Think of it as the guy who is stressing about whether he should run 33psi or 34psi in his tires during an autocross run -- unless he has years of experience under his belt, odds are he's going to find a lot more speed by practicing and experimenting with his driving technique rather than his tire pressure. Same goes for you, in this case practicing and experimenting with your mic selection and placement.
posted by davejay at 12:09 PM on August 12, 2011

I absolutely believe the quality of the microphone is going to matter the most. I doubt if there is any real benefit to doubling up recording a single acoustic source. I would spend my research time on general advice on acoustic recording (like this) and specific advice on recording flute (like this - note that the capacitor mic referred to in the first article is the same general type of microphone as the condenser mic referred to in the second).

Other issues to consider - what are you recording to? The noise may be coming from your audio set-up. If you're recording to computer you might look at a resource like this. I found that a little bit of common-sense noise reduction (shutting down all unnecessary appliances, plugging a mic in through a simple external audio connection (like a USB audio interface - you can pay a huge range for these but I got definite improvements from a sub-$50 one) rather than right into the computer's mic input, and playing with the input levels netted me real returns in recording quality, but the real leaps come with microphone quality (I can't tell you anything about what would be best for that instrument though).
posted by nanojath at 12:25 PM on August 12, 2011

For each instrument in a dense mix, 1 mic is usually sufficient. As an example, drums would traditionally be recorded with one mic on each drum and then a pair of stereo overheads to capture the entire kit. However, I'd say most sources that are just going to be recorded on their own should be stereo mic'ed. Piano is almost always mic'ed stereo, drums as mentioned above, acoustic guitar, choirs, certainly any sort of string ensemble- so don't listen to people who assume stereo mic'ing is not done in the recording studio, especially if the acoustic space is up to snuff. If you're just recording in a bedroom or something like that, I would record with the best single mic you can afford, and try out many of today's awesome reverb options to provide stereo spread and depth.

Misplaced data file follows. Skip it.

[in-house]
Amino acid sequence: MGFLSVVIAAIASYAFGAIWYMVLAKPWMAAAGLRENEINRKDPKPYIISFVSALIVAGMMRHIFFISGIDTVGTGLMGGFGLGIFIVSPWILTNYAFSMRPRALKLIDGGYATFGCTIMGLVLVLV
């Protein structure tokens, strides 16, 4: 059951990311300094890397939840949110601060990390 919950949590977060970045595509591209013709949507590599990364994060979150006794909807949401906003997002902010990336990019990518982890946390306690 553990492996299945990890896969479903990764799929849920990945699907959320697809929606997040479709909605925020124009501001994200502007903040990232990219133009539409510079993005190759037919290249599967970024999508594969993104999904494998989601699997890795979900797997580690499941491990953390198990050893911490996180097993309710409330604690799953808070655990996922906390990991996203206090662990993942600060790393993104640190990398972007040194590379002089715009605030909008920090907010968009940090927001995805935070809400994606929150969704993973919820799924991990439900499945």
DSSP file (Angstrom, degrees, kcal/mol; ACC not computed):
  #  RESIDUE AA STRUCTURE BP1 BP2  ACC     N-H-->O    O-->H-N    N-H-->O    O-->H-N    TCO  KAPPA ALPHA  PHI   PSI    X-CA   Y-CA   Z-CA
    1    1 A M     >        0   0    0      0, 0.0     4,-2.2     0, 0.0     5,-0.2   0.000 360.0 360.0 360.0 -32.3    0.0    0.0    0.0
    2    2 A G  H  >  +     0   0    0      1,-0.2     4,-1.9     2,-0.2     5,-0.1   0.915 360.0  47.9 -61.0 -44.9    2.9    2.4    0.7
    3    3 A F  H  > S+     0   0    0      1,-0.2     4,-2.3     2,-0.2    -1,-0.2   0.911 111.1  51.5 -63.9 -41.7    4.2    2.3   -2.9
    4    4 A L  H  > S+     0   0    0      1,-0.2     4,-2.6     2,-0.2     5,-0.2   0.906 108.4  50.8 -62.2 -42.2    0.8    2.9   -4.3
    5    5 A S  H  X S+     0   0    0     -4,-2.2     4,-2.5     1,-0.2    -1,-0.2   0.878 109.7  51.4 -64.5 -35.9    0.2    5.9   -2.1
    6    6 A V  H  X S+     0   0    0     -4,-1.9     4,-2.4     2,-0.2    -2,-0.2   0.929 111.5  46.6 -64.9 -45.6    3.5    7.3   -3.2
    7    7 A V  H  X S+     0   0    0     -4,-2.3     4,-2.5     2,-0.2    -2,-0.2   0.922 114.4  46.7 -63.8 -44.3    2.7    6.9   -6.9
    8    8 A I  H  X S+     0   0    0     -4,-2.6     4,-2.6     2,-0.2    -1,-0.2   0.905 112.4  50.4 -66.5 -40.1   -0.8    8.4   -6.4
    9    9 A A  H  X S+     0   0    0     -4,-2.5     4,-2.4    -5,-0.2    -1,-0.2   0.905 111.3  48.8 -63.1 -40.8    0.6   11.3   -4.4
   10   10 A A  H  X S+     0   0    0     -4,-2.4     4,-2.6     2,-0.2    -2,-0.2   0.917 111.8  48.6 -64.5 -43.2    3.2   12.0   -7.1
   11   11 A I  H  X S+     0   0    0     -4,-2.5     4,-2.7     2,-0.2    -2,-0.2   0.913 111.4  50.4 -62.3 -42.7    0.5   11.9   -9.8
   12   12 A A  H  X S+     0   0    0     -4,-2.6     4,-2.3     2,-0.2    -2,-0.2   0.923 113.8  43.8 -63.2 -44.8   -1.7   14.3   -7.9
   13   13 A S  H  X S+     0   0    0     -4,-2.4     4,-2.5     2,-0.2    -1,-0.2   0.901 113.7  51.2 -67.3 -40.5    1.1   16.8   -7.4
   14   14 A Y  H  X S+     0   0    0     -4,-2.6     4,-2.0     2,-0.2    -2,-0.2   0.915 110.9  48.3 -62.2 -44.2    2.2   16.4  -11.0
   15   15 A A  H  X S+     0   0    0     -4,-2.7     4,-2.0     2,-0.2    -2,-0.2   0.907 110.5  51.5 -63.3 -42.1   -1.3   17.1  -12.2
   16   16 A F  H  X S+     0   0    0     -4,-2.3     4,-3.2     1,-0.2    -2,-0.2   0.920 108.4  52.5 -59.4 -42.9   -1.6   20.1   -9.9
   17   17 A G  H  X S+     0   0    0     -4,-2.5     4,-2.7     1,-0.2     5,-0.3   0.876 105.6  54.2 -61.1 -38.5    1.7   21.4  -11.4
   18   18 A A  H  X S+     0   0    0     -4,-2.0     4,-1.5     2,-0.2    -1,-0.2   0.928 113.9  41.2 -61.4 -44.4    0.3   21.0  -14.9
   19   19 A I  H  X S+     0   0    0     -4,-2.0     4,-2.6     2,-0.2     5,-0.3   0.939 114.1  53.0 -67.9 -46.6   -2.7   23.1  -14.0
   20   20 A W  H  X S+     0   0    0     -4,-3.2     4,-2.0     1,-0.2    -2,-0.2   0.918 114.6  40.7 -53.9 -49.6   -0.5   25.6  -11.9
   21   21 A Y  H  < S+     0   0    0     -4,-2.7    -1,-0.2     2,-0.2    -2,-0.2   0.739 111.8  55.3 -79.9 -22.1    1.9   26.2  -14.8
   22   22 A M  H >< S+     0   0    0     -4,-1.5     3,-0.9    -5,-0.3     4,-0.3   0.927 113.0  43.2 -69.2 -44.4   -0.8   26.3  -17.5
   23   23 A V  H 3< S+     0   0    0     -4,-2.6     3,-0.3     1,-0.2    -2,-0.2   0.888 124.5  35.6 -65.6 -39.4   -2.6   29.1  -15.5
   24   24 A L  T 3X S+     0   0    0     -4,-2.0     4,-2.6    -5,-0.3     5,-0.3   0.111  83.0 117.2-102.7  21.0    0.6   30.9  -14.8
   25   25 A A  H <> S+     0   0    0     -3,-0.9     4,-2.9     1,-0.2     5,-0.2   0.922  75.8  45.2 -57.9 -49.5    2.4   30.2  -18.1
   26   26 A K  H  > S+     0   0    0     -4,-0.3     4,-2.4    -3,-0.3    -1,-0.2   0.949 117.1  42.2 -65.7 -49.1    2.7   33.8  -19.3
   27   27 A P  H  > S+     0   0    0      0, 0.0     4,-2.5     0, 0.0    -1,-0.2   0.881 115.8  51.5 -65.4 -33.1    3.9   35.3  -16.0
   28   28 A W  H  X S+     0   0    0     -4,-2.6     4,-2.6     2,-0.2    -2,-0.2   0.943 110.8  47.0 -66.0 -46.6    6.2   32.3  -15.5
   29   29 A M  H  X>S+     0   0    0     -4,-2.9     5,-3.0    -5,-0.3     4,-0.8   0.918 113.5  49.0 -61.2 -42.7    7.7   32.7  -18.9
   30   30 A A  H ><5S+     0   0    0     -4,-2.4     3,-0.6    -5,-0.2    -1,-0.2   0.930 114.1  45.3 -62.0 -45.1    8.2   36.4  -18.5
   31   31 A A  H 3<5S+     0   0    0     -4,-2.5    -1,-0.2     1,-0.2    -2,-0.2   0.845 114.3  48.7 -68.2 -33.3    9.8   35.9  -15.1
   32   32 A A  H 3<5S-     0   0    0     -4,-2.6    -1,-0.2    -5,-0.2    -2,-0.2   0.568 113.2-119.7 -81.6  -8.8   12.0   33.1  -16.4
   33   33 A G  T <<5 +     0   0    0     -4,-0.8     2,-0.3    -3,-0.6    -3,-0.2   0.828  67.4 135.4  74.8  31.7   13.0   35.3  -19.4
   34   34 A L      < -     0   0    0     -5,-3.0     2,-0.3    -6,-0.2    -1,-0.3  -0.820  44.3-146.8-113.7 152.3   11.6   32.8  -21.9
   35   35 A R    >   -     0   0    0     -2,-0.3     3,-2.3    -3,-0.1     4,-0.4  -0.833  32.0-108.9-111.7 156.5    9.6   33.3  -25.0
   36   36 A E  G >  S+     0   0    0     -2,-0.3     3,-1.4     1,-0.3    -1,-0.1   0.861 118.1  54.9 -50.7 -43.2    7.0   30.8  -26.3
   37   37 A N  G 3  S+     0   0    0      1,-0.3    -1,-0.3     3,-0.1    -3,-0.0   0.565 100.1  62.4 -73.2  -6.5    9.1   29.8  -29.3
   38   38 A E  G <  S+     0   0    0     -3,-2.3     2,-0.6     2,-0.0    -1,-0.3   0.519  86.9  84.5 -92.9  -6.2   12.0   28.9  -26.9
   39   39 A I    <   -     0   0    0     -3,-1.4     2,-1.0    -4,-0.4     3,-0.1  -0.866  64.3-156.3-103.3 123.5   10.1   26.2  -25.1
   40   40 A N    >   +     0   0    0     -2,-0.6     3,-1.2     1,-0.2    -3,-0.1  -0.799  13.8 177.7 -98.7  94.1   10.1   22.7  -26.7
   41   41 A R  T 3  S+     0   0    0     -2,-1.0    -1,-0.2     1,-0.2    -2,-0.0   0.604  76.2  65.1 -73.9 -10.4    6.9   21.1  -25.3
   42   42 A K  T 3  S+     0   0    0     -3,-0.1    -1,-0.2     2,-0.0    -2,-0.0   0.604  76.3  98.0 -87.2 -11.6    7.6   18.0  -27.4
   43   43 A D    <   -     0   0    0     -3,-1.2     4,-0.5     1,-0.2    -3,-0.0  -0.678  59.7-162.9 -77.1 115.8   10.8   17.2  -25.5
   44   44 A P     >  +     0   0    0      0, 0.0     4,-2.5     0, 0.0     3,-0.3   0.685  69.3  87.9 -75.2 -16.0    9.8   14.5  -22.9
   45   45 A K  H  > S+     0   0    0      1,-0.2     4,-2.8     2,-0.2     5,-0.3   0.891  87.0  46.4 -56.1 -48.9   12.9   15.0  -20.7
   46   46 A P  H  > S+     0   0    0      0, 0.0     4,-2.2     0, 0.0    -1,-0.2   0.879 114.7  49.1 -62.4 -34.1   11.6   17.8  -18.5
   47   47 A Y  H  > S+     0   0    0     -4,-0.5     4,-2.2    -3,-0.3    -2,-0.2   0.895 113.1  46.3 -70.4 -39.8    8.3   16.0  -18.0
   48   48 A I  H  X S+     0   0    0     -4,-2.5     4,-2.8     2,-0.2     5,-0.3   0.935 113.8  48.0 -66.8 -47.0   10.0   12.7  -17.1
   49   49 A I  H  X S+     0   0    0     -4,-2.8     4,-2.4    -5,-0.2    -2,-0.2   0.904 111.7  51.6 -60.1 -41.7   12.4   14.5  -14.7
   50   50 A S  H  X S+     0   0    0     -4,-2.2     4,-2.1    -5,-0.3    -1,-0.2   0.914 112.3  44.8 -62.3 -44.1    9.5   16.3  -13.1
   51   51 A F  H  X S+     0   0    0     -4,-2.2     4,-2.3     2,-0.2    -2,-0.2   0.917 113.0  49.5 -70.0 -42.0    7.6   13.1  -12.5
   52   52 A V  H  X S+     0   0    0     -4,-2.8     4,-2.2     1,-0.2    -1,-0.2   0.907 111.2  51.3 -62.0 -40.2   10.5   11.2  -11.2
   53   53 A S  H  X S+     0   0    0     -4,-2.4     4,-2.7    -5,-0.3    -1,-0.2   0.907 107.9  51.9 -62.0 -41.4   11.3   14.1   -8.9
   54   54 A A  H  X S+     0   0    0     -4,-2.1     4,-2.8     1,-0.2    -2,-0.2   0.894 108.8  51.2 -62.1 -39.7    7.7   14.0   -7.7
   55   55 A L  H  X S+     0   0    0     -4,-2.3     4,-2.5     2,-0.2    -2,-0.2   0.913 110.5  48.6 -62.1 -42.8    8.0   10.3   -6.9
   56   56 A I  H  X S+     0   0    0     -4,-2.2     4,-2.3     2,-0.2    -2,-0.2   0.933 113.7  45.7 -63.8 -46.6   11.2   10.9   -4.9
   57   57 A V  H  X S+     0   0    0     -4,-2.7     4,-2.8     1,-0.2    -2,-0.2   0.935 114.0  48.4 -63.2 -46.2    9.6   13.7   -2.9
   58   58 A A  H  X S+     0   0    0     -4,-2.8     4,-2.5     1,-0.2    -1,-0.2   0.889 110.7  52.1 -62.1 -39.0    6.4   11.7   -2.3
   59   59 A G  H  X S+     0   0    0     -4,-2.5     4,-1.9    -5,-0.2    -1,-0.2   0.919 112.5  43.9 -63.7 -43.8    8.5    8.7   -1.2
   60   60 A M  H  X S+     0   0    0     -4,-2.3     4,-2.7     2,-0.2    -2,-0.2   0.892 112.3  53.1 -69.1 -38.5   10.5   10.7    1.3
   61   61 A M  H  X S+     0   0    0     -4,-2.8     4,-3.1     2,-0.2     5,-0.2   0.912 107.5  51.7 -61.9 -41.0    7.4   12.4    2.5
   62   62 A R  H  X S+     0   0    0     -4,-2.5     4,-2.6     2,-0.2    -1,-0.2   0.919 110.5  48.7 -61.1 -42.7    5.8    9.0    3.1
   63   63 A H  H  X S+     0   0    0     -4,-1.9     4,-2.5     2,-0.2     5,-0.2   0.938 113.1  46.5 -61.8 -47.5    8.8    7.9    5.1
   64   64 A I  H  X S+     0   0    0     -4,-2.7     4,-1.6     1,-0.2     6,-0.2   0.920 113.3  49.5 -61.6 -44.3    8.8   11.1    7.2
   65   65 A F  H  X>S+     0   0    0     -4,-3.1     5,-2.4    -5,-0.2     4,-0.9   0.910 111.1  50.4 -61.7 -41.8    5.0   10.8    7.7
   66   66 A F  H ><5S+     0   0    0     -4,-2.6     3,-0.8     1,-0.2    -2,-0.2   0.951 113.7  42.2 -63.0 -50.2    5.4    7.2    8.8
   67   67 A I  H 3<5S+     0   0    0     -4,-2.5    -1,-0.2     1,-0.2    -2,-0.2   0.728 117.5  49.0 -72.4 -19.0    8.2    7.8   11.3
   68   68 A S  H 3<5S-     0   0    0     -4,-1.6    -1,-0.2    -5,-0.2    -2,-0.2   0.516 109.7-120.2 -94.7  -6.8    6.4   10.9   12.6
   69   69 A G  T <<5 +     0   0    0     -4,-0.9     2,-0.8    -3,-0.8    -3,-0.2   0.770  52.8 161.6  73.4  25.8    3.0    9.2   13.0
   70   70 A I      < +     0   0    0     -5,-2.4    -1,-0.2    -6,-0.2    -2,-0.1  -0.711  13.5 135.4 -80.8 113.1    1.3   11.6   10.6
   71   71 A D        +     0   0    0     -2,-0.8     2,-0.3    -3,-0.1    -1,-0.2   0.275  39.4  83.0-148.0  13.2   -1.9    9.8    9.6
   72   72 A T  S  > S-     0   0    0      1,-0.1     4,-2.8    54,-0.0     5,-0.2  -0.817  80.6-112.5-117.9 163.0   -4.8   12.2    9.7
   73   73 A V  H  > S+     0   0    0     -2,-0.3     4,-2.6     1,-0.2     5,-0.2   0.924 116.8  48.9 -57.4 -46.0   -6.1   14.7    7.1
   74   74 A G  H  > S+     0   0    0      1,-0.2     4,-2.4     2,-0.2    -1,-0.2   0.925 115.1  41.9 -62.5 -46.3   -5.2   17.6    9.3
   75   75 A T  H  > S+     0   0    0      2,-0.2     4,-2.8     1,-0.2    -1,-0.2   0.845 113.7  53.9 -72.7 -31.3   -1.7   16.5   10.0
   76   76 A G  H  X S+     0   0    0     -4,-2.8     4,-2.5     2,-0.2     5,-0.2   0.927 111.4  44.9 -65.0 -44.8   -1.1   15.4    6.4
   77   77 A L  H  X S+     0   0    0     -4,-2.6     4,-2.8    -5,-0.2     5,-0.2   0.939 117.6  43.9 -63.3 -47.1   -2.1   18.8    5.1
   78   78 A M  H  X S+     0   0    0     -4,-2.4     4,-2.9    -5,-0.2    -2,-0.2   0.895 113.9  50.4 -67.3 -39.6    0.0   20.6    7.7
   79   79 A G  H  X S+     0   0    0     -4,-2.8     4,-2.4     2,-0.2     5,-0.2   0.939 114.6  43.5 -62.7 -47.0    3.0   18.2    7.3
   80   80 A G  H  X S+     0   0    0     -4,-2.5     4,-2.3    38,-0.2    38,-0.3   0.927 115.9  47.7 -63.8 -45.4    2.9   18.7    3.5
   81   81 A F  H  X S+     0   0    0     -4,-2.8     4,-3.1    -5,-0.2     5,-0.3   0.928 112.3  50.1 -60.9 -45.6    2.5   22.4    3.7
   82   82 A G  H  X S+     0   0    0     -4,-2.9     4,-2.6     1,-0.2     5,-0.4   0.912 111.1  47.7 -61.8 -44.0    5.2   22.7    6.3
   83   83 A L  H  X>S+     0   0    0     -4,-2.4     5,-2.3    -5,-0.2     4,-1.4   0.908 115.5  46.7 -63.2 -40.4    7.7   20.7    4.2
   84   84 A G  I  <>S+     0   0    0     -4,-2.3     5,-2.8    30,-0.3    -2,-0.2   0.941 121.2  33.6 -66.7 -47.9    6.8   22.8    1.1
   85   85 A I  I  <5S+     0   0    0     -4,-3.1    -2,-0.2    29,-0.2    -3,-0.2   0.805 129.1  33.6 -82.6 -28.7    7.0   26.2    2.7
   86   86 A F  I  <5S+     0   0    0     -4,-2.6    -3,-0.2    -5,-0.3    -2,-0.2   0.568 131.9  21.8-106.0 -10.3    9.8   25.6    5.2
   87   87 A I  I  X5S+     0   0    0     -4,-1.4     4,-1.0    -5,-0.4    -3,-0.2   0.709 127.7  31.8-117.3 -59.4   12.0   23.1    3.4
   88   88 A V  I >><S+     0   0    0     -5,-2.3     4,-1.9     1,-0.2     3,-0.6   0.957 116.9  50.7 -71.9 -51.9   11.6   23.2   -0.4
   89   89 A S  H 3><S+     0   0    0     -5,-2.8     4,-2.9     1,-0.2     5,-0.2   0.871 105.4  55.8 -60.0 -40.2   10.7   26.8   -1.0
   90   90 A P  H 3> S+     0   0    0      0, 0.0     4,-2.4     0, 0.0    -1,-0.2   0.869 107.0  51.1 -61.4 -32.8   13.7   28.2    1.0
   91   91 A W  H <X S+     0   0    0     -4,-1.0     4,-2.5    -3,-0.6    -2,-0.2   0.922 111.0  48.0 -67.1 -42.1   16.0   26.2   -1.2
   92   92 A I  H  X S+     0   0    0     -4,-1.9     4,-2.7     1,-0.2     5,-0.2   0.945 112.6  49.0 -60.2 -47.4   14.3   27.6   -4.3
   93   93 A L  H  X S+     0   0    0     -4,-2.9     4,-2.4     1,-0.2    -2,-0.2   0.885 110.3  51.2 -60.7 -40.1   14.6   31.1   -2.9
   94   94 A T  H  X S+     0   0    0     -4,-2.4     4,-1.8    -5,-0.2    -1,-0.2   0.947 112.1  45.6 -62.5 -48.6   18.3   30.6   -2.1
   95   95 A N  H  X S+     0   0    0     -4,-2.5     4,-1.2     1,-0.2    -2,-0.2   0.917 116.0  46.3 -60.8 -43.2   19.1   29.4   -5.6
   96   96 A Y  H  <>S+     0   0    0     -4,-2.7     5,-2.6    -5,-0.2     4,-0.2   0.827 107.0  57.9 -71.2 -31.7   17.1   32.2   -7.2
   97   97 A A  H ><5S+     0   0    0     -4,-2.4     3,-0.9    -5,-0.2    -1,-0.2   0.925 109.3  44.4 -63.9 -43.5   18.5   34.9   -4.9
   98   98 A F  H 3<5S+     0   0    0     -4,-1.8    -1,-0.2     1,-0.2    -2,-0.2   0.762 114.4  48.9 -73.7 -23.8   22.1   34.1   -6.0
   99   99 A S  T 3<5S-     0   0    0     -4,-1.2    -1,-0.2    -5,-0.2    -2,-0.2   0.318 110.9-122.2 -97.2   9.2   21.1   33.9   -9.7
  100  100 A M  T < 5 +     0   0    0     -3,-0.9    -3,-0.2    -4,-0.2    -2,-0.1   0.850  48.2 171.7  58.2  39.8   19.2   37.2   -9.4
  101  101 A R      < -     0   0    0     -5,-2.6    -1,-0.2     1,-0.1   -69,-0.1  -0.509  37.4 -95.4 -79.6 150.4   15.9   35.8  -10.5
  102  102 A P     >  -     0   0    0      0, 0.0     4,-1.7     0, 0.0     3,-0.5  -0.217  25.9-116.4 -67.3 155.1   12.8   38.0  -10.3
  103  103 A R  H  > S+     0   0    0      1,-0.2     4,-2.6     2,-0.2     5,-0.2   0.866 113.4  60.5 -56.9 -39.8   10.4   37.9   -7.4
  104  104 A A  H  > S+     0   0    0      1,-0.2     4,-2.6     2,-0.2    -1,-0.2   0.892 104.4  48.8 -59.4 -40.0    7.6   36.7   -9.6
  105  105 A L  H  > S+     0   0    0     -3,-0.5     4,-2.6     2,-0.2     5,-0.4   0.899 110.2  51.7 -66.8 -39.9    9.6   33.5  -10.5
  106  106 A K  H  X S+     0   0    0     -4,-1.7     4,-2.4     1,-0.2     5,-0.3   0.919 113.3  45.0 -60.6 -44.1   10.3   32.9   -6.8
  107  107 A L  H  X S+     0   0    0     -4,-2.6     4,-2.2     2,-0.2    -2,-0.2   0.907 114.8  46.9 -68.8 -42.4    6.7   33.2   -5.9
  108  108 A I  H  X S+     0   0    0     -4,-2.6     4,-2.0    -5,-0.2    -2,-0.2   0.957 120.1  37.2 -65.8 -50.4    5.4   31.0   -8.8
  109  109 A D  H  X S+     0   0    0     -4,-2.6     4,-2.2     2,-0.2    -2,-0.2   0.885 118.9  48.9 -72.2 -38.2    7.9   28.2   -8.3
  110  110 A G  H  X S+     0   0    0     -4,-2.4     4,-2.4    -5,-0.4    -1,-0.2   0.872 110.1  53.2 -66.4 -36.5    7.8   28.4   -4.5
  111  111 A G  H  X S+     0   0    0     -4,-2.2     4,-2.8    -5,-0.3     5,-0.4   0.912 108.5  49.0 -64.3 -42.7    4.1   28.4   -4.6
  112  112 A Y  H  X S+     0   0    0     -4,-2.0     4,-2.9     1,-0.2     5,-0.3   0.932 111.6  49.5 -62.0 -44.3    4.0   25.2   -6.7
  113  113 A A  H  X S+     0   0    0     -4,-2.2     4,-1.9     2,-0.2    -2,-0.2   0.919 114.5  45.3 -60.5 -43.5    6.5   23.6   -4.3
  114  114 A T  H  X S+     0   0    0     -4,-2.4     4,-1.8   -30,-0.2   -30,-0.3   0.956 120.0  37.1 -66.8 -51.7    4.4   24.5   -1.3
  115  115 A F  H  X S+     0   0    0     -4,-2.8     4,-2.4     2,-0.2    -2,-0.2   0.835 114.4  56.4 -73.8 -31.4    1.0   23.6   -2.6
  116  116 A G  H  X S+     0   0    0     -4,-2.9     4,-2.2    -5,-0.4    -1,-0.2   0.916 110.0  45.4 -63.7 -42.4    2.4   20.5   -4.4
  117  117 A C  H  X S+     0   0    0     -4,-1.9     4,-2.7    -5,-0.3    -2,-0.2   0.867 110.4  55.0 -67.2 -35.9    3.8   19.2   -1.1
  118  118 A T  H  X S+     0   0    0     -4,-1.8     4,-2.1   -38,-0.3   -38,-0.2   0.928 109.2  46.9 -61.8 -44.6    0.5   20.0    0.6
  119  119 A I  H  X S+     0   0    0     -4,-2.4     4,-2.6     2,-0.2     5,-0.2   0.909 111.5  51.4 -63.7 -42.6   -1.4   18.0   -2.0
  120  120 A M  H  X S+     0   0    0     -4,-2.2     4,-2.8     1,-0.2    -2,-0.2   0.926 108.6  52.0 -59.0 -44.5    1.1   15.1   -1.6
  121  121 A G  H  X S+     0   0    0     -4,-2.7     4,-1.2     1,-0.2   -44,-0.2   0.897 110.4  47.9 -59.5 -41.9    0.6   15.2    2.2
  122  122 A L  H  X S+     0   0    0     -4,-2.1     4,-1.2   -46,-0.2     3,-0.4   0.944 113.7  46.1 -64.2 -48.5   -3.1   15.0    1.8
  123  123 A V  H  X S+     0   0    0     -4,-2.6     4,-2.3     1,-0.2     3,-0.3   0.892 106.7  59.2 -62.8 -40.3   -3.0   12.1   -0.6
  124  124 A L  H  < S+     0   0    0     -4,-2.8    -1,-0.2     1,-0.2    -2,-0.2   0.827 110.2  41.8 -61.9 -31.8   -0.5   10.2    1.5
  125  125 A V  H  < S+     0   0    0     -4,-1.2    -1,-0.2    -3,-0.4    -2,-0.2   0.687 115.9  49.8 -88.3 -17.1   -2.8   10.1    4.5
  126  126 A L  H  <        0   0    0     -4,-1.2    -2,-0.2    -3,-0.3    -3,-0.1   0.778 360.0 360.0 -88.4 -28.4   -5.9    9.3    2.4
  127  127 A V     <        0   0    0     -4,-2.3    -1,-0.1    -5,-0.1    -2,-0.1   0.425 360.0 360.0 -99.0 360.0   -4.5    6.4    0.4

If you're concerned about reflections there's all sorts of stuff to combat that- as simple as pillows and bookcases, all the way up to foam tiles and weird foam practice dummy-type things that cost thousands. The more dead the space sounds though, the more you'd use reverb, and the more 80s it would sound. If you have a laptop maybe you can find spaces near you where you can set up and do remote recording. Having access to a beautiful sounding space actually matters more than the quality of a microphone (once you get into the decent and up category of microphones).
posted by tremspeed at 1:38 PM on August 12, 2011